It wasn't long ago that energy-efficient electric scooters began showing up in metro areas across the nation, but a study shows, despite their effectiveness, they are leading to more serious injuries.
In a study published in the Journal of the American Medical Association, researchers at the University of California, San Francisco said they have seen a 354 percent increase in scooter-related injuries between the ages of 18 to 34 years old in the past five years.
Nearly one-third of patients had a head injury, more than double the rate of head injuries experienced by cyclists. A 2019 study found 4.8 percent of injured e-scooter riders wore a helmet, while another case reported only 2 percent used helmets.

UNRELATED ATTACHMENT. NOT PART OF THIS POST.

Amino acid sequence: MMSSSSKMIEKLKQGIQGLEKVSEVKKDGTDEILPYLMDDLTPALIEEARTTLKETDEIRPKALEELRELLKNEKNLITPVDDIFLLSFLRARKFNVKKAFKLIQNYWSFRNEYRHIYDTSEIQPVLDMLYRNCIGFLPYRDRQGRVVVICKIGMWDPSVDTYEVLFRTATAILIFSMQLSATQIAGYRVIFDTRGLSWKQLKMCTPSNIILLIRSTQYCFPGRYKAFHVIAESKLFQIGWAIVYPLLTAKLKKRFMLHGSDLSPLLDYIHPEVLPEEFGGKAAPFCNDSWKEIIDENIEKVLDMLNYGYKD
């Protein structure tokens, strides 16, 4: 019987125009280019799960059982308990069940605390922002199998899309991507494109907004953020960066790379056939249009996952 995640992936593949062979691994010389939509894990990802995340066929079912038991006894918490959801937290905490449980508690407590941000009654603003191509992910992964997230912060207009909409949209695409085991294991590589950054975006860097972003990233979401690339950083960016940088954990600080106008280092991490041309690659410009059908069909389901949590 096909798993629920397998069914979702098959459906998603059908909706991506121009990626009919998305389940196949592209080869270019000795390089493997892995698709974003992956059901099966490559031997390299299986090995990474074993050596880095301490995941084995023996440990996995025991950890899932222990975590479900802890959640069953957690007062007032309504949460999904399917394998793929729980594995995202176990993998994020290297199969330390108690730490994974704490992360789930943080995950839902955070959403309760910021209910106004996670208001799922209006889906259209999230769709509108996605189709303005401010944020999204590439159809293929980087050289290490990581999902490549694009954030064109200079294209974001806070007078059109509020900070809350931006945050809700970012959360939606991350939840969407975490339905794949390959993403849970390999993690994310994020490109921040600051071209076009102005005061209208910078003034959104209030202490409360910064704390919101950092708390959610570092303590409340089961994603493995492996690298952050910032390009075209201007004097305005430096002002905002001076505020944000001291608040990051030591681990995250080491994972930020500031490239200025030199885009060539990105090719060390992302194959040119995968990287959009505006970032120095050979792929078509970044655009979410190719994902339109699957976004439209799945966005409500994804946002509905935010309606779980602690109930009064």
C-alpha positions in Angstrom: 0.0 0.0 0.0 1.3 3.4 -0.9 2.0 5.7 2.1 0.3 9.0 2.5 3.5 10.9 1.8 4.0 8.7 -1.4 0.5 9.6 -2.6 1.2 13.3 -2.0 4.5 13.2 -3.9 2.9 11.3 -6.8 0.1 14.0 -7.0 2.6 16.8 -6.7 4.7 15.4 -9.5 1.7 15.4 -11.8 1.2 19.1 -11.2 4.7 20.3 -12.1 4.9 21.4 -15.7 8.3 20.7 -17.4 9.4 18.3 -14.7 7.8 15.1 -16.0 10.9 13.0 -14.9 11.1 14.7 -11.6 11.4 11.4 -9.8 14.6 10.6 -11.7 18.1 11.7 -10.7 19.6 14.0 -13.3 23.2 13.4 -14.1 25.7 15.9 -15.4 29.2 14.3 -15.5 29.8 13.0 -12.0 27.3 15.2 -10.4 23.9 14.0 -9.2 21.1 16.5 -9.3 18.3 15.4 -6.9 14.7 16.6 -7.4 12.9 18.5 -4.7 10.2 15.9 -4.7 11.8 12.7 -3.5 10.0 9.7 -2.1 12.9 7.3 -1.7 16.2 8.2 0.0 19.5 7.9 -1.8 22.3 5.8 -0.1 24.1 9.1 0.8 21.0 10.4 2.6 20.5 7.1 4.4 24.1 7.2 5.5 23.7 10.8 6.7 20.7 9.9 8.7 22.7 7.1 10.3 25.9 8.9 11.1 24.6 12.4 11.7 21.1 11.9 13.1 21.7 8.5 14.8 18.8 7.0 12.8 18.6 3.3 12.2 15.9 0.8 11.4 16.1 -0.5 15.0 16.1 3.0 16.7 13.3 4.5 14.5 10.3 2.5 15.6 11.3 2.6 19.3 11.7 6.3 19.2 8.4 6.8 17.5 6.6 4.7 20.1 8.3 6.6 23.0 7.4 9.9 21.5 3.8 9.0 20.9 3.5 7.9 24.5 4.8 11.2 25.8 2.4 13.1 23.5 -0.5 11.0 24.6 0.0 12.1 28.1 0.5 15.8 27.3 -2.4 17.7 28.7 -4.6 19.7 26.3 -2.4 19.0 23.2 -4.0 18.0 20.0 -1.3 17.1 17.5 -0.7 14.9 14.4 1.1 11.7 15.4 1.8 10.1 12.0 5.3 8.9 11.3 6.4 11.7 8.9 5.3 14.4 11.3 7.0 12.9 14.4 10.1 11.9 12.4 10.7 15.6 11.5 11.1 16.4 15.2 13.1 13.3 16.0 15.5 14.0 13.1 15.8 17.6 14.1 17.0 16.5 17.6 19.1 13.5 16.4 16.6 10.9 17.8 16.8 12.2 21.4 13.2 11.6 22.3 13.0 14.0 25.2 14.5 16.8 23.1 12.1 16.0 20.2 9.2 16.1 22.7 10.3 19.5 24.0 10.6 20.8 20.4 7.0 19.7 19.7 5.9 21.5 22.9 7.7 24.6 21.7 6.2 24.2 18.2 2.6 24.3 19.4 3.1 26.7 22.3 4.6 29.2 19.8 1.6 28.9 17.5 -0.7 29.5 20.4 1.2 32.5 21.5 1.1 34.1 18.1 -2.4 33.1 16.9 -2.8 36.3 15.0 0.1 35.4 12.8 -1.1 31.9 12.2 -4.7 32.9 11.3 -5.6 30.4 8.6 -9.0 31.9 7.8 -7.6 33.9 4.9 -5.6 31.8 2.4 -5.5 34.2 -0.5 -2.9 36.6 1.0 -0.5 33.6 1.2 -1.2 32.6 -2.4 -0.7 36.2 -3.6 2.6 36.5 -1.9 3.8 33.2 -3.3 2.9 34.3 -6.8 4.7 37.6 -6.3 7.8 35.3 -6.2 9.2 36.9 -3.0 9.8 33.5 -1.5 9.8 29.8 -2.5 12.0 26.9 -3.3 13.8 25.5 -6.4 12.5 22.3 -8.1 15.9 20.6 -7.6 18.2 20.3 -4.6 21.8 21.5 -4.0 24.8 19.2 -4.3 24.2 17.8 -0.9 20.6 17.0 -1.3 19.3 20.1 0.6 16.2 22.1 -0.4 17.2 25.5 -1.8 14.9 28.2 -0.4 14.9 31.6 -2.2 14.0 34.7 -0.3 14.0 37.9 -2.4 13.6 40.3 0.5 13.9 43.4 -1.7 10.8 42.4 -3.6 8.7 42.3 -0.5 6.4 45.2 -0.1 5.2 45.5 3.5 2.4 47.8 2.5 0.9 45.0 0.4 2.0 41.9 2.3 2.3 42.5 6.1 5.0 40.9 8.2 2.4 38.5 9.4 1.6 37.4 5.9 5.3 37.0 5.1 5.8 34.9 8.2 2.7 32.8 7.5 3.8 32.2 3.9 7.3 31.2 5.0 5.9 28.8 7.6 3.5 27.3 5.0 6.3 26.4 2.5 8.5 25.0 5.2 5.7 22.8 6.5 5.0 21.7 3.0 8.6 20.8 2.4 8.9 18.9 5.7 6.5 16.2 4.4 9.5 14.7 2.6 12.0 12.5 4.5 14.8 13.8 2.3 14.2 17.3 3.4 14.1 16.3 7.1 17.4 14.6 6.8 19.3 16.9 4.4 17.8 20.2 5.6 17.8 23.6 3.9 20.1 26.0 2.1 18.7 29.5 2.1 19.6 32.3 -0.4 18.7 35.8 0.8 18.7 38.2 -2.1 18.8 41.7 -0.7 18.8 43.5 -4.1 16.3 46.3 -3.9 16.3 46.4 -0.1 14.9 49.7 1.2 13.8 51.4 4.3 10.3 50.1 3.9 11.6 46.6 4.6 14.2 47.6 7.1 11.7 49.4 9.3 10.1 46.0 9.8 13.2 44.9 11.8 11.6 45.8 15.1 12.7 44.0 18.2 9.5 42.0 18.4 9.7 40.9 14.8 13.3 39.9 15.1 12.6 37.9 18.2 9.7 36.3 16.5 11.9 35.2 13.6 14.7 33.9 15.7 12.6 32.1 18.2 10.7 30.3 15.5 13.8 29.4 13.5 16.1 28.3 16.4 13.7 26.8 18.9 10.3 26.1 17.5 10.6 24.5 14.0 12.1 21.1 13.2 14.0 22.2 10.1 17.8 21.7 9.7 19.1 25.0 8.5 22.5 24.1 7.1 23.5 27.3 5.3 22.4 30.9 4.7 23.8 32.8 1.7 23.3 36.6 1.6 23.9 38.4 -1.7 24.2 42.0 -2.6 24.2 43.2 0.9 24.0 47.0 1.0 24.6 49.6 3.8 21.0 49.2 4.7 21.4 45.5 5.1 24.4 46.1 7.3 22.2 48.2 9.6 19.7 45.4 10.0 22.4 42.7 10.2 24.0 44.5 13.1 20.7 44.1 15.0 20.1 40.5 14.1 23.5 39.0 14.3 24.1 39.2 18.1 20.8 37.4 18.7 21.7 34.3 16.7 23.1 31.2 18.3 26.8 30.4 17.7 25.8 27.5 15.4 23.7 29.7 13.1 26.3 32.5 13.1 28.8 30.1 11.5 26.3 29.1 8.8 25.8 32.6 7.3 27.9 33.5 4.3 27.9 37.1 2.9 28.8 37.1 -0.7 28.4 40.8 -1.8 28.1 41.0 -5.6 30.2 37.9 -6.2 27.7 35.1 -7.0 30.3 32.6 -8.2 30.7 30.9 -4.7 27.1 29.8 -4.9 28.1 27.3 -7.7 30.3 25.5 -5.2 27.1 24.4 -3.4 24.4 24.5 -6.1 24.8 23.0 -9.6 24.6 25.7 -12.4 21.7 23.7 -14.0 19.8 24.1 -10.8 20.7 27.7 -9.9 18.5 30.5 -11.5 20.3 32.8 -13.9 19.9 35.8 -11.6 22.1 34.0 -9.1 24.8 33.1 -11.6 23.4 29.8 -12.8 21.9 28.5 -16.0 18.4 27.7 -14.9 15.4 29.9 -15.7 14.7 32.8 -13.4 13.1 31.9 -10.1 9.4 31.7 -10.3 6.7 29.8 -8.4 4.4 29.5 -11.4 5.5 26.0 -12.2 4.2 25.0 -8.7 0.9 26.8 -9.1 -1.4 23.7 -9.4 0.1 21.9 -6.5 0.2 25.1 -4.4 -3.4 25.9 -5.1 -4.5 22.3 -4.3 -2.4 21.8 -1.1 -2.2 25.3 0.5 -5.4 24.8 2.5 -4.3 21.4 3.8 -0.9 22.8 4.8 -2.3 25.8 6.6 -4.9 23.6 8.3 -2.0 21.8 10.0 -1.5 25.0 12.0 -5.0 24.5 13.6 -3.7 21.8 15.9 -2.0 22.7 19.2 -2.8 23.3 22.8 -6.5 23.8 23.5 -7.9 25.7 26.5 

Researchers said the results may be underestimated because some riders avoid medical treatment for their injuries.
The study suggested that e-scooter companies such as Lime, Bird and Spin should provide helmet access and increase regulations.
Electric scooters effective but dangerous, study says
More TOP STORIES News